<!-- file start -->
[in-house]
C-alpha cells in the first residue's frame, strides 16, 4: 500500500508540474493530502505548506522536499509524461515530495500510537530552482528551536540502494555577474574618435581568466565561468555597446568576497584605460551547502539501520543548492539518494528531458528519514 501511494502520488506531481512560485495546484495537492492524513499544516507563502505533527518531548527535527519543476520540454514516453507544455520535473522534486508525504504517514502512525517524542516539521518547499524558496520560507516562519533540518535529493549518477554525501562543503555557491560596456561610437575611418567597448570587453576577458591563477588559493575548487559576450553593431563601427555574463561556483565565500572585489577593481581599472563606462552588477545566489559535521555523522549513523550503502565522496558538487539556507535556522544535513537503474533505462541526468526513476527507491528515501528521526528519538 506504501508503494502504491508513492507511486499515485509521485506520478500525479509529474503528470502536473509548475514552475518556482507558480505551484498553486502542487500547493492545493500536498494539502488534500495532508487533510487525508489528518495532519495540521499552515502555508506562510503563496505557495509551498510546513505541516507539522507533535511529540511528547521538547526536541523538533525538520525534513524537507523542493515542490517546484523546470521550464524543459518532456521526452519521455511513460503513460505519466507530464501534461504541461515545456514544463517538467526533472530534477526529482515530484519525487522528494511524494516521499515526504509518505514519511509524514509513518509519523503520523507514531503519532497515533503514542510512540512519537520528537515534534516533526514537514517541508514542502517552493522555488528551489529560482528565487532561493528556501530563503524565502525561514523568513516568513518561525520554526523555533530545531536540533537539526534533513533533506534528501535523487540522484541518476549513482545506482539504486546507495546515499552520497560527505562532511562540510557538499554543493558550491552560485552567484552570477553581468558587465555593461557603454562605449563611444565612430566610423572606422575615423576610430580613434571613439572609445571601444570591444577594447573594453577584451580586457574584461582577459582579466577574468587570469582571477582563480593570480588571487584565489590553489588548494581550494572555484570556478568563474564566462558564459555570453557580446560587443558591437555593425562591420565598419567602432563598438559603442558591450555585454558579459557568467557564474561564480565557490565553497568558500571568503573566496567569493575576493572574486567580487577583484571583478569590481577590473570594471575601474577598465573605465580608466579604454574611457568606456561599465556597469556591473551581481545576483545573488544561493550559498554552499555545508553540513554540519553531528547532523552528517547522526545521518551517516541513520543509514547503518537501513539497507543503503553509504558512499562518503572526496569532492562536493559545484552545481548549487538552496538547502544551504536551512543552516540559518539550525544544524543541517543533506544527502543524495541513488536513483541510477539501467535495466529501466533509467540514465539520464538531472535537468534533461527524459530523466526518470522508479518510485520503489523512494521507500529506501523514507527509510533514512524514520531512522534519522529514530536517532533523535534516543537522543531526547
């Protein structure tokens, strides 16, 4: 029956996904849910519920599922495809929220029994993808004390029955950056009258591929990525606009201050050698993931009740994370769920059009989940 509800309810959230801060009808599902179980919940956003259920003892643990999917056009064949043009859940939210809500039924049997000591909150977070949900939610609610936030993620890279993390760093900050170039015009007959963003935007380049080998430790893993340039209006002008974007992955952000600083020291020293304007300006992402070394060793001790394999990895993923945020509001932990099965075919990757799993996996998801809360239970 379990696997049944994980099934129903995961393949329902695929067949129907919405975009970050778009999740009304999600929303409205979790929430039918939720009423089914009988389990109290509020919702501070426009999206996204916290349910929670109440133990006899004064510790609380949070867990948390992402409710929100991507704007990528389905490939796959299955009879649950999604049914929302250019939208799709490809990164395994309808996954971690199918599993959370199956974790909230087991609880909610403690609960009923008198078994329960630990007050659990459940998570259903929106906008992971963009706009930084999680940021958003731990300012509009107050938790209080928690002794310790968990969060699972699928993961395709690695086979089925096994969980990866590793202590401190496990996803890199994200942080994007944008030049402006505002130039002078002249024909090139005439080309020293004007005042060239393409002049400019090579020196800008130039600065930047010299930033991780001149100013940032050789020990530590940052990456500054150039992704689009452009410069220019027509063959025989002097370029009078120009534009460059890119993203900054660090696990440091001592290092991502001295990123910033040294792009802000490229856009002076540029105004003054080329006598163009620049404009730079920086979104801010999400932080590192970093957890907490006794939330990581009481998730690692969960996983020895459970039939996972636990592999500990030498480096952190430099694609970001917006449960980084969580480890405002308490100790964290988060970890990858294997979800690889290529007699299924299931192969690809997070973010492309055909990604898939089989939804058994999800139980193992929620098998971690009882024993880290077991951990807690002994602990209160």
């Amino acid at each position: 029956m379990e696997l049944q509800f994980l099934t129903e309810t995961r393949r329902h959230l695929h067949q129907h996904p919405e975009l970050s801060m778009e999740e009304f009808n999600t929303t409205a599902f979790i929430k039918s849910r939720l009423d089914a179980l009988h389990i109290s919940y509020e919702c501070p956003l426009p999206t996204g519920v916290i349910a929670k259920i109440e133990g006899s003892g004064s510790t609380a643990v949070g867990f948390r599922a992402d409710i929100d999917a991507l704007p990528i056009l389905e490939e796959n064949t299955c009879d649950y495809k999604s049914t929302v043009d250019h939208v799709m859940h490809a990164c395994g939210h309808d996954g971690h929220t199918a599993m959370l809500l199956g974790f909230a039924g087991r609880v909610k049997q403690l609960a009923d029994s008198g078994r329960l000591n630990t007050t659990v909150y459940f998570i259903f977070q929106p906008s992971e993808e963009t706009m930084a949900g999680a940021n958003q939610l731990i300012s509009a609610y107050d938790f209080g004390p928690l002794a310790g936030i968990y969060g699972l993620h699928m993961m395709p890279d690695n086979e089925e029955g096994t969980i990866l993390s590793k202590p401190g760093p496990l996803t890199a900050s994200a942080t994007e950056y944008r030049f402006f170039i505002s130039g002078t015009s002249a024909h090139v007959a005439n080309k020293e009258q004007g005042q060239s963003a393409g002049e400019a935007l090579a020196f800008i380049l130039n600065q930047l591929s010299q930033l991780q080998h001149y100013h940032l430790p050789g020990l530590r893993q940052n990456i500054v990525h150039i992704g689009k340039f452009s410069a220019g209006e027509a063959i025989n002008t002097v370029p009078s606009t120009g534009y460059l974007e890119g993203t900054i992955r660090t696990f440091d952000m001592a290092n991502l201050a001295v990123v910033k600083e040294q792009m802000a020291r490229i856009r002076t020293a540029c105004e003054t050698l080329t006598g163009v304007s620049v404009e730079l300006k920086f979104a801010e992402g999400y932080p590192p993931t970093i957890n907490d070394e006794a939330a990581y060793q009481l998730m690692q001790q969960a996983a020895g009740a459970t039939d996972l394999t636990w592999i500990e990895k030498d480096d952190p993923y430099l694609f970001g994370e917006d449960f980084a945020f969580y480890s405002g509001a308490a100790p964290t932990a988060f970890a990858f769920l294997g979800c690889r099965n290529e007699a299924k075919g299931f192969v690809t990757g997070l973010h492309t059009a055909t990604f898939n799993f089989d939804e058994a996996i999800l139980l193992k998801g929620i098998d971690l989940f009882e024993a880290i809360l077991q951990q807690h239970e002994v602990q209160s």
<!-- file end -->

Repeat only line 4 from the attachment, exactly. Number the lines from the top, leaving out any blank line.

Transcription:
């Amino acid at each position: 029956m379990e696997l049944q509800f994980l099934t129903e309810t995961r393949r329902h959230l695929h067949q129907h996904p919405e975009l970050s801060m778009e999740e009304f009808n999600t929303t409205a599902f979790i929430k039918s849910r939720l009423d089914a179980l009988h389990i109290s919940y509020e919702c501070p956003l426009p999206t996204g519920v916290i349910a929670k259920i109440e133990g006899s003892g004064s510790t609380a643990v949070g867990f948390r599922a992402d409710i929100d999917a991507l704007p990528i056009l389905e490939e796959n064949t299955c009879d649950y495809k999604s049914t929302v043009d250019h939208v799709m859940h490809a990164c395994g939210h309808d996954g971690h929220t199918a599993m959370l809500l199956g974790f909230a039924g087991r609880v909610k049997q403690l609960a009923d029994s008198g078994r329960l000591n630990t007050t659990v909150y459940f998570i259903f977070q929106p906008s992971e993808e963009t706009m930084a949900g999680a940021n958003q939610l731990i300012s509009a609610y107050d938790f209080g004390p928690l002794a310790g936030i968990y969060g699972l993620h699928m993961m395709p890279d690695n086979e089925e029955g096994t969980i990866l993390s590793k202590p401190g760093p496990l996803t890199a900050s994200a942080t994007e950056y944008r030049f402006f170039i505002s130039g002078t015009s002249a024909h090139v007959a005439n080309k020293e009258q004007g005042q060239s963003a393409g002049e400019a935007l090579a020196f800008i380049l130039n600065q930047l591929s010299q930033l991780q080998h001149y100013h940032l430790p050789g020990l530590r893993q940052n990456i500054v990525h150039i992704g689009k340039f452009s410069a220019g209006e027509a063959i025989n002008t002097v370029p009078s606009t120009g534009y460059l974007e890119g993203t900054i992955r660090t696990f440091d952000m001592a290092n991502l201050a001295v990123v910033k600083e040294q792009m802000a020291r490229i856009r002076t020293a540029c105004e003054t050698l080329t006598g163009v304007s620049v404009e730079l300006k920086f979104a801010e992402g999400y932080p590192p993931t970093i957890n907490d070394e006794a939330a990581y060793q009481l998730m690692q001790q969960a996983a020895g009740a459970t039939d996972l394999t636990w592999i500990e990895k030498d480096d952190p993923y430099l694609f970001g994370e917006d449960f980084a945020f969580y480890s405002g509001a308490a100790p964290t932990a988060f970890a990858f769920l294997g979800c690889r099965n290529e007699a299924k075919g299931f192969v690809t990757g997070l973010h492309t059009a055909t990604f898939n799993f089989d939804e058994a996996i999800l139980l193992k998801g929620i098998d971690l989940f009882e024993a880290i809360l077991q951990q807690h239970e002994v602990q209160s």